- Vancouver’ Housing 100 Policy, Moderate Income Rental Housing Pilot Program, Foreign Buyers Tax and Vacancy Tax By-Law
- Saskatoon’s Rental Development Program (in partnership with the Province of Saskatchewan)
- Province of Québec’s AccèsLogis program, which can be seen in Montréal and Sherbrooke
- Province of Manitoba’s Rental Housing Construction Tax Credit Program, which can be seen in Winnipeg
The survey contained a number of closed ended questions on the responsibilities of the respondent’s organization, their policies addressing rental housing, their success at protecting units and building new units, and their relationships with other organizations in their region as well as the provincial and federal governments. There were a total of 102 completed responses to the survey, with a response rate of 25.5%.
Some of the barriers to implementation and protection of rental housing were expected: lack of funding from provincial and federal governments, lack of resident support for higher densities and multifamily housing, and difficulty enforcing standards/policies. Other barriers raised by the participants were more surprising: lack of collaboration/communication among organizations/institutions involved in the development of rental housing and inflexible government programs. Some cities have overcome their identified barriers and seen increased cross-sector collaboration/communication, capacity building, and political will; appreciation of the need for rental housing; and introduction of incentives/tools. New federal funding is anticipated to help municipalities overcome persistent funding issues, particularly in protecting existing rental housing which has been a weak area for most municipalities.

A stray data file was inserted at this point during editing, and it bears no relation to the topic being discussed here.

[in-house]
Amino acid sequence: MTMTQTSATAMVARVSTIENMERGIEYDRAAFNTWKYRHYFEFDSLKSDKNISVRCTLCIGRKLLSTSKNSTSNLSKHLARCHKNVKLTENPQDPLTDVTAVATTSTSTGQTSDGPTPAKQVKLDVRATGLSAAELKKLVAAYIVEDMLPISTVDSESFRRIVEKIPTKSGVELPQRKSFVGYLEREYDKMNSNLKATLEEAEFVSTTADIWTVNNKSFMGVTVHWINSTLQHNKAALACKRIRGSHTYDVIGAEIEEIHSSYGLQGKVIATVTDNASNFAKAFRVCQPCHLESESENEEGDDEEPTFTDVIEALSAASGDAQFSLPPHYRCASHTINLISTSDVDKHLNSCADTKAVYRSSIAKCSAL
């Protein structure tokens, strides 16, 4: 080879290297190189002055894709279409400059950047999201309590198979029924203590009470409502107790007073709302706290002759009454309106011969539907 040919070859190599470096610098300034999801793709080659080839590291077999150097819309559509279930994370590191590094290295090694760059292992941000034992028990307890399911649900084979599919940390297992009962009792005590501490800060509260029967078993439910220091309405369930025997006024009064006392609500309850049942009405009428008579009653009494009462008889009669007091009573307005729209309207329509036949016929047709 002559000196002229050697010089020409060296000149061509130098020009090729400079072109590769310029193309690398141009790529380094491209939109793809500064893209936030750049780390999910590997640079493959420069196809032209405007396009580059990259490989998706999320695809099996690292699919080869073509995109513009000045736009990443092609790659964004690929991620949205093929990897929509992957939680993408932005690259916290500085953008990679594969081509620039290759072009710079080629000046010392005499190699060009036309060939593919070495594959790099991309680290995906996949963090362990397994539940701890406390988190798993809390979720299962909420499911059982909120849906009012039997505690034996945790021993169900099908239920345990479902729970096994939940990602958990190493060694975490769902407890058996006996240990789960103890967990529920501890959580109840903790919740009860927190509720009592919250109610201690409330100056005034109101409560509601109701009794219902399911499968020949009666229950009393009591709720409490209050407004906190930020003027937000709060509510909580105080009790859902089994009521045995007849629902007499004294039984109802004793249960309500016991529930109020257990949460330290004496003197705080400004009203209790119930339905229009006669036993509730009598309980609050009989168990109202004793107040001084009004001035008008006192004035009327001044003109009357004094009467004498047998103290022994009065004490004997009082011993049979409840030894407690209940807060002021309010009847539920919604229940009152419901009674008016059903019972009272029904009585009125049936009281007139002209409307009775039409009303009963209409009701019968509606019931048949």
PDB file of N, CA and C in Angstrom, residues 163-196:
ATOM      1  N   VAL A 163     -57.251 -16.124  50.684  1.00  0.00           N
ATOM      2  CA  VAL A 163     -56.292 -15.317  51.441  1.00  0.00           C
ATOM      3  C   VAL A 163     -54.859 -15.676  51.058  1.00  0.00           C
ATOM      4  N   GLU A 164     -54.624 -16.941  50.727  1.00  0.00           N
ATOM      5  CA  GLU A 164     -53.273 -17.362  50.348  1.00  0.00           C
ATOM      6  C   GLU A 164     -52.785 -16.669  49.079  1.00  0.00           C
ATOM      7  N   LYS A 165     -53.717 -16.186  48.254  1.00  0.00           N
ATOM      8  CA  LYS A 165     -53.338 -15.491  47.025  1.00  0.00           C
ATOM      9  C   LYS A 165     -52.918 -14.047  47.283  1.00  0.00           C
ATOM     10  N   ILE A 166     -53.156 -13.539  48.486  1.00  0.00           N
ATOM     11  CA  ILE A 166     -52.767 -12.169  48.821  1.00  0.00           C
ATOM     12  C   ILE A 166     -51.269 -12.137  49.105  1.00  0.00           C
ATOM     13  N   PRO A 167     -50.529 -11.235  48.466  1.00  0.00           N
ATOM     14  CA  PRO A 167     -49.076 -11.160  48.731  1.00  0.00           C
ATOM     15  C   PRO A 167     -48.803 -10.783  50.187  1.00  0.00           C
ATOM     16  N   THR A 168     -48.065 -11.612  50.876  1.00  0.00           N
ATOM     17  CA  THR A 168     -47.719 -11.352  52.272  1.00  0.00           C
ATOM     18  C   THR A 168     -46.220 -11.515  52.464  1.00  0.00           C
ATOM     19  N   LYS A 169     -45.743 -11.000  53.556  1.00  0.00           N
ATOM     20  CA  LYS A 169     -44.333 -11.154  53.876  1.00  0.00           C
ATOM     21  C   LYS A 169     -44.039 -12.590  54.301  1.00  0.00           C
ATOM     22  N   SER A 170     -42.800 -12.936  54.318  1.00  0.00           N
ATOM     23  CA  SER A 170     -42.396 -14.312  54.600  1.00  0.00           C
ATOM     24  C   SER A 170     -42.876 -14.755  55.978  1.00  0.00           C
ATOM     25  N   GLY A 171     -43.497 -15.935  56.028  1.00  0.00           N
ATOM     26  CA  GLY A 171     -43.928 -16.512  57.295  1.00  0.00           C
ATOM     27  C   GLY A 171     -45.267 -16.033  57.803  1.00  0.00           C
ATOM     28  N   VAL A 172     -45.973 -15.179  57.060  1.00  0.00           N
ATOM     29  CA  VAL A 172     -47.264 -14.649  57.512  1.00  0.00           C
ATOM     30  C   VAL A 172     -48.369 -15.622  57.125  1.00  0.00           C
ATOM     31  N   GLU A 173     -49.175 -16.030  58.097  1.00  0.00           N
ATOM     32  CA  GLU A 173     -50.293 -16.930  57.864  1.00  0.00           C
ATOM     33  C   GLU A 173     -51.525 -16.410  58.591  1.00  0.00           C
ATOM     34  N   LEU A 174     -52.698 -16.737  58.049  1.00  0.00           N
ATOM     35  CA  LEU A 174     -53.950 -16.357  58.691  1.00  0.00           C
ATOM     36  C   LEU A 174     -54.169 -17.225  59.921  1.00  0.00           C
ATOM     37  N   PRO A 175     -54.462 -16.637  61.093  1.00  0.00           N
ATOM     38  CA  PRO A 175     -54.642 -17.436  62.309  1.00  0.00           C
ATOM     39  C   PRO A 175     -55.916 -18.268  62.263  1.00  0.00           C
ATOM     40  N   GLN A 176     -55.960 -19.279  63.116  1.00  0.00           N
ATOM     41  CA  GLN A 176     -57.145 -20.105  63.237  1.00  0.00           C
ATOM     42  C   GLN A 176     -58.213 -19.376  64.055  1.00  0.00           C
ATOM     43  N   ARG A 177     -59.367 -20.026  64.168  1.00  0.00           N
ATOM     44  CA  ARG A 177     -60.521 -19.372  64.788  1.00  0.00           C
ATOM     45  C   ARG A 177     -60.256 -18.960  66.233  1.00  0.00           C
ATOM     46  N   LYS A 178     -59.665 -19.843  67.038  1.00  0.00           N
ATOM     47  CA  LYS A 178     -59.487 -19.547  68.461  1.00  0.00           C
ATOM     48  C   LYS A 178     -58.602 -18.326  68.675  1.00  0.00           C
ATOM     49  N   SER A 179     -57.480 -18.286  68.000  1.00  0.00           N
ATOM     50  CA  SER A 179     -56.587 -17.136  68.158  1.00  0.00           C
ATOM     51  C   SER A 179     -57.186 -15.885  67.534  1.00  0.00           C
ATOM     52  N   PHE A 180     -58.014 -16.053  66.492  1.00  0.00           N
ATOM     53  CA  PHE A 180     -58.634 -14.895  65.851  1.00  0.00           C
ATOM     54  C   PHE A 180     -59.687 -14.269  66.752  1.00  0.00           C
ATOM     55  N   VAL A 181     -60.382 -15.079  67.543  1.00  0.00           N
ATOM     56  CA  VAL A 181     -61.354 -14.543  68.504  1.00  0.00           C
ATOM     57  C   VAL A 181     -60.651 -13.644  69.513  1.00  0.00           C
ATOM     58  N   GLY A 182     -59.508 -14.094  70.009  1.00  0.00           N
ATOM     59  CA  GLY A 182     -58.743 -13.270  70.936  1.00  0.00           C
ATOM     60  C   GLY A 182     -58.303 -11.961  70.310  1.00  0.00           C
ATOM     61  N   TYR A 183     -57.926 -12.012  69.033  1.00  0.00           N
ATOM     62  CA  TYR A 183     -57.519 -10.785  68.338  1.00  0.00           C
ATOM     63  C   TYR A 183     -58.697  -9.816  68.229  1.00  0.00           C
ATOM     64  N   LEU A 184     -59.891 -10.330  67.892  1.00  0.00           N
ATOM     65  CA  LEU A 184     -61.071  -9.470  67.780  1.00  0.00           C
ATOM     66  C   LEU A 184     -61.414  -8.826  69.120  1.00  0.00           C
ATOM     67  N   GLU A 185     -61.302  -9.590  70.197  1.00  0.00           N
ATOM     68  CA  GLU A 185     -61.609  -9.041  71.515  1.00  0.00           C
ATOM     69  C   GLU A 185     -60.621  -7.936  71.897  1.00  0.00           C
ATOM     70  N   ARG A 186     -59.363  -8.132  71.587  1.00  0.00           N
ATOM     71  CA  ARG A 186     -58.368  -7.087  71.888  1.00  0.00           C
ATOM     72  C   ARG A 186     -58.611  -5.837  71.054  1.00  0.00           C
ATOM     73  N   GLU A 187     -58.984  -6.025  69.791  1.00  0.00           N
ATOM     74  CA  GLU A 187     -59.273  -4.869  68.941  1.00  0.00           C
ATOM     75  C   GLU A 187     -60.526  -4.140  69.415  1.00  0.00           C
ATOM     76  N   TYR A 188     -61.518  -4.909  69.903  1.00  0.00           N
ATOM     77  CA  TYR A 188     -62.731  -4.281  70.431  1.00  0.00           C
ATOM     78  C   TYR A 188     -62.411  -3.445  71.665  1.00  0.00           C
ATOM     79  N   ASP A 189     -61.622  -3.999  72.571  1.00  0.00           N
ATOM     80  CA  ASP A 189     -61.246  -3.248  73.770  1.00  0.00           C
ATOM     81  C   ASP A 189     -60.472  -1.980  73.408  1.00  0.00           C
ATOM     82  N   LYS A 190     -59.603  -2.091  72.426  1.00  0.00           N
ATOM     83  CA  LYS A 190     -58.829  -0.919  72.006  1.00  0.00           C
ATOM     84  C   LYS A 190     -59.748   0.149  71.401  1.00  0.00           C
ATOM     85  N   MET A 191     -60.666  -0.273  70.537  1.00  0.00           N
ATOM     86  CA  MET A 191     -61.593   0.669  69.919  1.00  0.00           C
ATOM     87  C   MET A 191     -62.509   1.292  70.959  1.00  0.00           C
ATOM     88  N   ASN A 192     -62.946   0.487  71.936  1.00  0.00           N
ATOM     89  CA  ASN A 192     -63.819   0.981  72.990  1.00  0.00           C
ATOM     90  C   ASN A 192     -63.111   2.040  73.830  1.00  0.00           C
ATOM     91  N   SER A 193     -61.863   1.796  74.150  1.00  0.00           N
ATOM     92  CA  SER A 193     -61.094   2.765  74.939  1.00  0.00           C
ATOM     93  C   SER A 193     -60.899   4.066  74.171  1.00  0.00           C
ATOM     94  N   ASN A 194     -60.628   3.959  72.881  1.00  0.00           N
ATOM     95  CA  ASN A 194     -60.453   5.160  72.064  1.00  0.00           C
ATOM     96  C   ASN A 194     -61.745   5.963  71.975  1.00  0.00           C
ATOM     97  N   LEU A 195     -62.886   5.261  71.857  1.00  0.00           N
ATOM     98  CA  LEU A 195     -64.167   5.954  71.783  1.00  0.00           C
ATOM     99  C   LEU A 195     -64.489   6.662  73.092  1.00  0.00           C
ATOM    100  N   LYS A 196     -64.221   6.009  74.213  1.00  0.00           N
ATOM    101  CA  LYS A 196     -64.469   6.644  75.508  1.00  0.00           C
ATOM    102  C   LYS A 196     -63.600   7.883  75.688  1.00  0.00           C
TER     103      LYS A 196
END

The new National Housing Strategy, which was introduced in November 2017, is just starting to have an impact on increasing the municipal rental housing supply. In particular, the NHS is expected to play a role in preservation of existing non-profit and co-operative housing through funding for renovations and extension of existing housing agreements.
In summary, Canadian municipalities are taking a range of approaches to address the preservation of existing rental housing and the development of new rental housing. Some municipalities, in particular Saskatoon, Vancouver, Winnipeg, Hamilton, and Montreal have very innovative programs and approaches and stronger policy tools. Others, such as Halifax, Regina, Mississauga, and Ottawa, are less innovative and use weaker policy language. These similarities and differences will be examined further in the meta-analysis in Phase 2 of the study, with the end goal of presenting a range of successful policy tools to municipal planners, developers, and non-profit housing organizations in the Halifax Regional Municipality.
For a more in-depth discussion of the Phase 1 results, please see my presentation files.